- Yields jump, stocks pare gains, on strong jobs growth
- Bonds could correct, boosting equities
Stocks and Treasurys remain out of sync, even after demand for U.S. sovereign bonds hit a brick wall on the heels of Friday’s upside surprise. After the release, yields jumped the most since Jan. 3; equities retreated as investors realized they might not get more QE from the Fed with jobs growth on the rise.
Still, one of the market’s worst headwinds—escalating tariffs—is off the table, at least for now, after U.S. President Donald Trump’s meeting with Xi Jinping ended with an agreement to resume trade talks, propelling stocks to new records earlier in the week. That exuberance didn’t make it to the Treasury market, where yields kept plunging throughout the week, nearing almost three-year lows as the market’s strong expectation of a triggered a bond grab at current rates, which suddenly looked high given what cuts could bring.
Friday’s reversals, however, could continue into the coming week, bringing considerably more volatility, especially for equities.
Bond Correction To Boost Equities?
There’s now a case for a bond correction at the very least, which could serve to boost equities.
While yields are in a downtrend, last week’s hammer doji confirmed the support of the mid-June hammer, certifying the September 2017 low as support. Also, the RSI curved up with Friday’s leap, after falling to 22, the most oversold condition since 2008. The next technical resistance for yields is the 2.2% level, where the downtrend line awaits.
A combination of trade talks back on track, reduced odds of a rate cut and equity exuberance may slow Treasury demand from here. Nonetheless, until Friday, both stocks and Treasuries have been advancing, even though they inherently possess a negative correlation. Fundamentally, equities rise on economic growth while Treasurys advance on economic contraction.
While the U.S.-China tariff ceasefire served as a catalyst for an equity relief rally, we expect investors will need more stimulus in order to keep buying the most expensive stocks in history. Indeed, they’re awaiting that much anticipated rate cut, otherwise they might melt down—with stocks to follow.
For stocks to remain buoyant, there will need to be real, quantifiable progress on trade. The Fed will have to figure out how to placate traders, even while the economy doesn’t do too well but, also doesn’t fall into a recession. Should all these pieces align, we expect equities to break out to new records.
Equities Indices Retreat From All-Time Highs
U.S. equities slipped on Friday after posting fresh all-time highs on Thursday. The gave back 0.18% on Friday, paring the index’s weekly advance to 1.65%.
was the worst performing sector, (-0.68%), after Democratic presidential candidate (and current front-runner), Joe Biden reversed his position on government healthcare for illegal immigrants, and outperformed (+0.36%), after a strong Nonfarm Payrolls release diminished the outlook for lower rates.
was the second-worst performer on Friday, (-0.57), as Treasury yields surged to a shade under 2.04, wiping out two-and-a-half days of losses. However, it was the best performing sector for the week (+2.56%), since prior to the NFP surprise, the sector was seen to be a primary beneficiary of easier financial requirements once rates were cut.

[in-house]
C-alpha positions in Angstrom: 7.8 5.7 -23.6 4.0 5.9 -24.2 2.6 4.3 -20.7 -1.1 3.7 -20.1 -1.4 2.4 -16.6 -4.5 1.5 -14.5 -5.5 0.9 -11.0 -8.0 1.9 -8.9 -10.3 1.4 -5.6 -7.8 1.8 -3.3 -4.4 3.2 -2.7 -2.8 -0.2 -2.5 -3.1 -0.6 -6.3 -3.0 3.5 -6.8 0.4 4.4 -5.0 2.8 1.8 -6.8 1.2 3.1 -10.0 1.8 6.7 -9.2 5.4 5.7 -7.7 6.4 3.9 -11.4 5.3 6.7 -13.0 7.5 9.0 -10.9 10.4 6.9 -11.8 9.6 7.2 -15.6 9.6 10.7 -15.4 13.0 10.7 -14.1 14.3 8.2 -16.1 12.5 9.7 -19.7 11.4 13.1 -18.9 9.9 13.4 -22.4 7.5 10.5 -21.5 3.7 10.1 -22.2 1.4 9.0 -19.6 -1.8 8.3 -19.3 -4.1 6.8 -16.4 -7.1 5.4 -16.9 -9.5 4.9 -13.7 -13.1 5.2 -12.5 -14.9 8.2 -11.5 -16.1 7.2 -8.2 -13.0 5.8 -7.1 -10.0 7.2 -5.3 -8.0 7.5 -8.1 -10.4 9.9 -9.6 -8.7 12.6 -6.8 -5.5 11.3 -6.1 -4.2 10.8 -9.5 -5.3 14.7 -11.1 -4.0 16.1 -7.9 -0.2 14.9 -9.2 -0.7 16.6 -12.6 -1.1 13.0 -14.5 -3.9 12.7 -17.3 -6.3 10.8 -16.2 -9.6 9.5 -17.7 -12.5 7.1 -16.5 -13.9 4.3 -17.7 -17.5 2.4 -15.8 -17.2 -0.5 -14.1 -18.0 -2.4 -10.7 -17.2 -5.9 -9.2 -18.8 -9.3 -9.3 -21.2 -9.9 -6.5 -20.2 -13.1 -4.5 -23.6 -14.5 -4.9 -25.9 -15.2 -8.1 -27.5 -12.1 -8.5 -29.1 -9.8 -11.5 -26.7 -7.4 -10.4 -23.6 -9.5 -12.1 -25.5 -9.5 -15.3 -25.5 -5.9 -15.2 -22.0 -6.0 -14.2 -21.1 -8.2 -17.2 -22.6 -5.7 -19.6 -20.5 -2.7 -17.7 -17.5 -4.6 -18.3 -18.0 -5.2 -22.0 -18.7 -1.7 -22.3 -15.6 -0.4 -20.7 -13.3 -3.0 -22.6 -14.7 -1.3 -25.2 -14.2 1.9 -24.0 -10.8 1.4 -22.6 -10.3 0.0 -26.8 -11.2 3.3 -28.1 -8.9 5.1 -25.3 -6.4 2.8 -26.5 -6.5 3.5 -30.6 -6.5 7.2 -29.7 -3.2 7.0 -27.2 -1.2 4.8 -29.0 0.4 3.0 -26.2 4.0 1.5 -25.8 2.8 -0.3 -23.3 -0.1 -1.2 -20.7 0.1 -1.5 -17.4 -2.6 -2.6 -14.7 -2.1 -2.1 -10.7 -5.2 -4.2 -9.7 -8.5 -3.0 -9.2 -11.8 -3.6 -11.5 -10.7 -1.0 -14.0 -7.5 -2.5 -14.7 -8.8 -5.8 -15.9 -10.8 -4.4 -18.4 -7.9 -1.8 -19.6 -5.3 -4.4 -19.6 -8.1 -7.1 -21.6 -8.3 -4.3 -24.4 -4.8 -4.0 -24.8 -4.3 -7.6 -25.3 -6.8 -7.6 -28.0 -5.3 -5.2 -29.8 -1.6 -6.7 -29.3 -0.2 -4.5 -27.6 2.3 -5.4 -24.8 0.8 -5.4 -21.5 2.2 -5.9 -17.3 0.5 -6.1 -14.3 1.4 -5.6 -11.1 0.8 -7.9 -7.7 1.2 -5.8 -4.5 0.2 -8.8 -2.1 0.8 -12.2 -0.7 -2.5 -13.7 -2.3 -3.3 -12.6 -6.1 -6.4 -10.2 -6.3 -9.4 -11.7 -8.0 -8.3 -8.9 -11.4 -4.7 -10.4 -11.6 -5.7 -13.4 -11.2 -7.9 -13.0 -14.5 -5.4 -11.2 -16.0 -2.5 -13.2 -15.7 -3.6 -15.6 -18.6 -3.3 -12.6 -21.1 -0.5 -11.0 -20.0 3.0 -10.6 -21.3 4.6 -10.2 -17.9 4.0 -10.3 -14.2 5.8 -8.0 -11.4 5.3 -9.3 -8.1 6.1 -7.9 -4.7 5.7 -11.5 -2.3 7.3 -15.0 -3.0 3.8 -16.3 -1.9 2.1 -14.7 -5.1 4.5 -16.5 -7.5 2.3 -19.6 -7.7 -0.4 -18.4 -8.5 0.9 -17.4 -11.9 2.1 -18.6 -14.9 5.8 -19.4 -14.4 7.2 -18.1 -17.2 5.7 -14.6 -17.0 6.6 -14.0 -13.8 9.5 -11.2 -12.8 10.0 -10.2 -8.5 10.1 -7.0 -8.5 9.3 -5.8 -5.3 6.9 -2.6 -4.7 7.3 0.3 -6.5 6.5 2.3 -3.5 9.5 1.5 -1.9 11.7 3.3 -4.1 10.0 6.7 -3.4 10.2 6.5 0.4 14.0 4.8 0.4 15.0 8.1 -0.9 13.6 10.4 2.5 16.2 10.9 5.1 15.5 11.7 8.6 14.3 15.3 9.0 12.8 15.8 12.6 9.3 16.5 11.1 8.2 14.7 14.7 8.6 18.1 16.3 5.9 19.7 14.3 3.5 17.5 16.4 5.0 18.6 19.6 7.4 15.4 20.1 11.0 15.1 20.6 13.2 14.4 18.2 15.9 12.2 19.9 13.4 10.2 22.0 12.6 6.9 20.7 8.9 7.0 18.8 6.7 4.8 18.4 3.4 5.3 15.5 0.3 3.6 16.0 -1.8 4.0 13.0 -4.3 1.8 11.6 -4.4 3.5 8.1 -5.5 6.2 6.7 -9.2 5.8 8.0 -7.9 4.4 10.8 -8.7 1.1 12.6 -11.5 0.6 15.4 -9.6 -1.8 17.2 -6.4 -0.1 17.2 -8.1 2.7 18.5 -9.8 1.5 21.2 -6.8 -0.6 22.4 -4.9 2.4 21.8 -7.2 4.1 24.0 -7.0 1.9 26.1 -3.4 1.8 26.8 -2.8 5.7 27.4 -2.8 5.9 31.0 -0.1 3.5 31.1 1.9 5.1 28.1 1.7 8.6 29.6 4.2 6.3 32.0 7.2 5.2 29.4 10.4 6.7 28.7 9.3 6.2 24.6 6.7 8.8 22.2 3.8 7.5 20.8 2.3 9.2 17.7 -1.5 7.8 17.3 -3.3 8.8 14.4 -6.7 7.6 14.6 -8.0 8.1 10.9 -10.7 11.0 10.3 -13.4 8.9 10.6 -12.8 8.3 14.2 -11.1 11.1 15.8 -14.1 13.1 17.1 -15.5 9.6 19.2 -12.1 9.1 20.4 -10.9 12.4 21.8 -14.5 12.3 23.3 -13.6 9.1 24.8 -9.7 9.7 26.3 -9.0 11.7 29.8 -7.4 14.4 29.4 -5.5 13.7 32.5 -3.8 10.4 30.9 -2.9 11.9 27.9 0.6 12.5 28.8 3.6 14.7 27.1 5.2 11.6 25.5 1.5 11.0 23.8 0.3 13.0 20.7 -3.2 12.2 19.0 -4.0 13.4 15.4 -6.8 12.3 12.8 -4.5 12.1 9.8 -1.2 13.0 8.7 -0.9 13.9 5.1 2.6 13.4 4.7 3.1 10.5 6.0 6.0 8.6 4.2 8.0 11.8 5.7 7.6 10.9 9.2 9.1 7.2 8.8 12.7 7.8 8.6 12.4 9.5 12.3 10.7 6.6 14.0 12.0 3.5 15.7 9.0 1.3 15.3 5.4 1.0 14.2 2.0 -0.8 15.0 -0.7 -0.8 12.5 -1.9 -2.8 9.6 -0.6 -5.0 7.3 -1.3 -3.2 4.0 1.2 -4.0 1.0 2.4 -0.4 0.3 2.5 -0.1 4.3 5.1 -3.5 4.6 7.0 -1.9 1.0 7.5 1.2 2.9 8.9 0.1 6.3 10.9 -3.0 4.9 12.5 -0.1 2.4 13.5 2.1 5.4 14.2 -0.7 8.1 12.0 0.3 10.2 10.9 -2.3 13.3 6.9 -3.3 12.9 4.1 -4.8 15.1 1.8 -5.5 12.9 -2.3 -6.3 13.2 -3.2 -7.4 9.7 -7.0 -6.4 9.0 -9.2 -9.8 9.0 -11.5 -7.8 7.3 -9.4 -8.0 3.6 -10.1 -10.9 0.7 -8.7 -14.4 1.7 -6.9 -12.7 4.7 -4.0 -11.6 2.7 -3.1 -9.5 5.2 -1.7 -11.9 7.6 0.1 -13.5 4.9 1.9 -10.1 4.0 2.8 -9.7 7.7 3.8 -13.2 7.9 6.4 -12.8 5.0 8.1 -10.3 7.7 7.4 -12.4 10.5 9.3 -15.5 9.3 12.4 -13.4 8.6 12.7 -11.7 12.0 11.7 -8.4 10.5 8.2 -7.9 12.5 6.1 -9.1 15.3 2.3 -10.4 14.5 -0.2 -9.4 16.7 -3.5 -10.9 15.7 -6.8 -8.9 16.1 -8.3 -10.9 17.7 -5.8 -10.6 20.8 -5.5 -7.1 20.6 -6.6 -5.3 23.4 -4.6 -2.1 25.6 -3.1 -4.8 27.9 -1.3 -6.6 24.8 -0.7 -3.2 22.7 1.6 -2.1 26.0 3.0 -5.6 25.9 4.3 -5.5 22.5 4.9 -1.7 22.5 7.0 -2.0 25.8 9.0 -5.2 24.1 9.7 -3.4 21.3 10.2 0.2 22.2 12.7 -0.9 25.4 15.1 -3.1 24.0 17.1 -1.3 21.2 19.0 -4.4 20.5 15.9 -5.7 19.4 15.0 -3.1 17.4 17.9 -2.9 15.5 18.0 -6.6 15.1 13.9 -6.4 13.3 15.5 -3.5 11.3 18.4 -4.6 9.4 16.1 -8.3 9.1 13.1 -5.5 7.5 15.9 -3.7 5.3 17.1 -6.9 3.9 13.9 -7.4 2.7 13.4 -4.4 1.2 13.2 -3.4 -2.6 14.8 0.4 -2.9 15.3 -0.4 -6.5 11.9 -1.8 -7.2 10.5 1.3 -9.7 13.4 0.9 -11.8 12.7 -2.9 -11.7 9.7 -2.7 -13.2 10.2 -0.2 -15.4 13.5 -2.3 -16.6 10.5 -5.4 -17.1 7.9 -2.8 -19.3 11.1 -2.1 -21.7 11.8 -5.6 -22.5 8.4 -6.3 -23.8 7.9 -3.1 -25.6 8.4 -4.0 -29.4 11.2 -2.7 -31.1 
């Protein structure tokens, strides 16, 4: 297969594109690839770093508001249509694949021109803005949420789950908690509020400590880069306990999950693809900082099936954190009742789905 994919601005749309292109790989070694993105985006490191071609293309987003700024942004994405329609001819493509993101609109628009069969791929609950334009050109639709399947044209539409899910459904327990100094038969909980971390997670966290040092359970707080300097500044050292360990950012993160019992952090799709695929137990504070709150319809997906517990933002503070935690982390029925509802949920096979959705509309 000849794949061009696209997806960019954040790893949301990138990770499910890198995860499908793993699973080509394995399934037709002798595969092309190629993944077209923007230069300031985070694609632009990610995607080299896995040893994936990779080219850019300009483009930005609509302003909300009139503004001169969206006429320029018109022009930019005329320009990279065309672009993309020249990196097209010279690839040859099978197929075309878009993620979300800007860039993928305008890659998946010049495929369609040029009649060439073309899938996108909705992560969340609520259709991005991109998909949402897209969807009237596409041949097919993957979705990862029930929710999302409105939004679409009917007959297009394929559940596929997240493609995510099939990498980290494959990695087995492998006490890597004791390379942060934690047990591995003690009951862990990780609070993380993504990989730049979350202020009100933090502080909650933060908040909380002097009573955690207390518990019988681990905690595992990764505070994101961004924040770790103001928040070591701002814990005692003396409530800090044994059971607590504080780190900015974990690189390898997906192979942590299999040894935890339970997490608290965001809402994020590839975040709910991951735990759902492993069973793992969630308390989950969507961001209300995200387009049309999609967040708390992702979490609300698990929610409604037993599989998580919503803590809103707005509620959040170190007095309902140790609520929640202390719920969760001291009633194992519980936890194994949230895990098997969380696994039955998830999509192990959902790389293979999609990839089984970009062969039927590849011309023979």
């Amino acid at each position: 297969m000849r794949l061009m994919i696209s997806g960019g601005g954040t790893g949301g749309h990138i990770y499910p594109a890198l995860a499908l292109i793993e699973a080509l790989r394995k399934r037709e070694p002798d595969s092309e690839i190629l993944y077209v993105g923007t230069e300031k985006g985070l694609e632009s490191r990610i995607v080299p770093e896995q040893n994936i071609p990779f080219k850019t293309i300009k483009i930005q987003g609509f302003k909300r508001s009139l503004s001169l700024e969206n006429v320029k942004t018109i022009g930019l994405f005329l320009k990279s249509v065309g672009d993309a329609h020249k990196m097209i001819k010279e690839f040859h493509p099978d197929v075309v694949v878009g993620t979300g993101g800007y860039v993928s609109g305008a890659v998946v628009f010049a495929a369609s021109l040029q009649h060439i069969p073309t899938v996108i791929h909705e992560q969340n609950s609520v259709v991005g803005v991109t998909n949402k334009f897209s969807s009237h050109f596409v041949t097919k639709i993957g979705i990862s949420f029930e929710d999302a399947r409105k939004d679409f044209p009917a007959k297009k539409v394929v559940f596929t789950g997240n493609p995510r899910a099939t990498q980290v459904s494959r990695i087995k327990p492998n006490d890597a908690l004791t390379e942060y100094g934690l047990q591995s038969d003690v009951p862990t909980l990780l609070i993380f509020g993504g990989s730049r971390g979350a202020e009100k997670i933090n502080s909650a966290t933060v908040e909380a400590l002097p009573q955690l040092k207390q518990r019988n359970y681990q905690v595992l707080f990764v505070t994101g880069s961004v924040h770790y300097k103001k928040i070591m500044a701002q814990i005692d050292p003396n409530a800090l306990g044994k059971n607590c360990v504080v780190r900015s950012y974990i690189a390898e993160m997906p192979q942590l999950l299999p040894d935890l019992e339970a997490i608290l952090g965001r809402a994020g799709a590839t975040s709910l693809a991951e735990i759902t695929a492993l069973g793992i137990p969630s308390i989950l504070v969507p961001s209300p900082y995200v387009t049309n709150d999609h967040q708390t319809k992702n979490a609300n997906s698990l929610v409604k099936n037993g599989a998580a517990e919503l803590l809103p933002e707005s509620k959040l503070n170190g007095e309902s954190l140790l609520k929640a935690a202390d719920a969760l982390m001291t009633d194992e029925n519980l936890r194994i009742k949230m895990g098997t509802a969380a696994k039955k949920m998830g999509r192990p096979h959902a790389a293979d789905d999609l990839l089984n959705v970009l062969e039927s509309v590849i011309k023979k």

The fell -0.16% on Friday, after posting an all-time high on Thursday, for the first time since Oct. 3, paring the mega cap index’s weekly gain to 0.29%.
The slipped 0.1% Friday, after Thursday’s record close, paring the weekly advance to 1.94%, making it the outperforming index among the major U.S. averages. From a technical analysis perspective, the NASDAQ provides the weakest perspective.
Its weekly trading developed a bearish hanging man—a potential short-squeeze trap—at the exact same level as the previous hanging man, seen during the week of April 29. That hanging man was confirmed when the following week’s trading suffered a setback, leading to a double-digit loss.
Among all the major averages, the NASDAQ’s RSI reflects the weakest momentum, falling 9.4%, against a price that beat the April highs. The second biggest, negative divergence, for the S&P 500, is only 2.9%.
The Week Ahead
All times listed are EDT
8:45: U.S. – : investors will pay special attention to Powell’s remarks after the NFP beat, in order to discern if his conviction on the path to easing wavers.
10:00: U.S. – : 7.510M expected for May, up from 7.449M MoM.
Tentative: New Zealand – : two more interest rate cuts are forecast, which pushed the higher, blowing out a double-top.
4:30: U.K. – : seen to have jumped to 0.3% from -0.4%
4:30: U.K. – : expected to have leaped to 2.2% from -3.9%
10:00: Canada – : consensus has it remaining steady at 1.75%
10:30: U.S. – : forecast to keep dropping to -2.964M from -1.098M on market oversupply, as OPEC tries to regain market share from U.S. shale
14:00: U.S. – : could provide some insight into how accomodative policy might become during the second half of 2019
7:30: Eurozone –
8:30: U.S. – : seen to have climbed to 0.2% in June from May’s 0.1%.
10:00: U.S. – : Over the course of two days, the Fed chairman will brief Congress on the state of the economy
8:30: U.S. – : expected to remain steady at 0.1%